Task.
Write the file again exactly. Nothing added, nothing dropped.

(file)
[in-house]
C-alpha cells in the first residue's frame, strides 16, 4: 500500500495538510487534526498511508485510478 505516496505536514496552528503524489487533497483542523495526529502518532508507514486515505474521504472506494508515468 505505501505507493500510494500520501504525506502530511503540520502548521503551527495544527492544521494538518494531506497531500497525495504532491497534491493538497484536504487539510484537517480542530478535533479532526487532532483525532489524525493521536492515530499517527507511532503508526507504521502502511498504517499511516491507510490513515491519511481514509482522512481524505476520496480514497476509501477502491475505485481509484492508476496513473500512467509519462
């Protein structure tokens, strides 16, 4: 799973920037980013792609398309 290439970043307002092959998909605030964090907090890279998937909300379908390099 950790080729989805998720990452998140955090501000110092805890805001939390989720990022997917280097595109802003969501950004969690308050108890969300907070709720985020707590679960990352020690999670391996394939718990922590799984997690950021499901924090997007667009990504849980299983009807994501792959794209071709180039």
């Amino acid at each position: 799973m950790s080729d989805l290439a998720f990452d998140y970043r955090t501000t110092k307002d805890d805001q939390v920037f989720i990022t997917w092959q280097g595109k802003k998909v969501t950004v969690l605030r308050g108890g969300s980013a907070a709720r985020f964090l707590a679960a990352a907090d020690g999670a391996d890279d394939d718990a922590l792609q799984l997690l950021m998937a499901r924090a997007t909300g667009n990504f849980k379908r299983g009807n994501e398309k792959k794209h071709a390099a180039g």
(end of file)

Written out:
[in-house]
C-alpha cells in the first residue's frame, strides 16, 4: 500500500495538510487534526498511508485510478 505516496505536514496552528503524489487533497483542523495526529502518532508507514486515505474521504472506494508515468 505505501505507493500510494500520501504525506502530511503540520502548521503551527495544527492544521494538518494531506497531500497525495504532491497534491493538497484536504487539510484537517480542530478535533479532526487532532483525532489524525493521536492515530499517527507511532503508526507504521502502511498504517499511516491507510490513515491519511481514509482522512481524505476520496480514497476509501477502491475505485481509484492508476496513473500512467509519462
């Protein structure tokens, strides 16, 4: 799973920037980013792609398309 290439970043307002092959998909605030964090907090890279998937909300379908390099 950790080729989805998720990452998140955090501000110092805890805001939390989720990022997917280097595109802003969501950004969690308050108890969300907070709720985020707590679960990352020690999670391996394939718990922590799984997690950021499901924090997007667009990504849980299983009807994501792959794209071709180039």
């Amino acid at each position: 799973m950790s080729d989805l290439a998720f990452d998140y970043r955090t501000t110092k307002d805890d805001q939390v920037f989720i990022t997917w092959q280097g595109k802003k998909v969501t950004v969690l605030r308050g108890g969300s980013a907070a709720r985020f964090l707590a679960a990352a907090d020690g999670a391996d890279d394939d718990a922590l792609q799984l997690l950021m998937a499901r924090a997007t909300g667009n990504f849980k379908r299983g009807n994501e398309k792959k794209h071709a390099a180039g």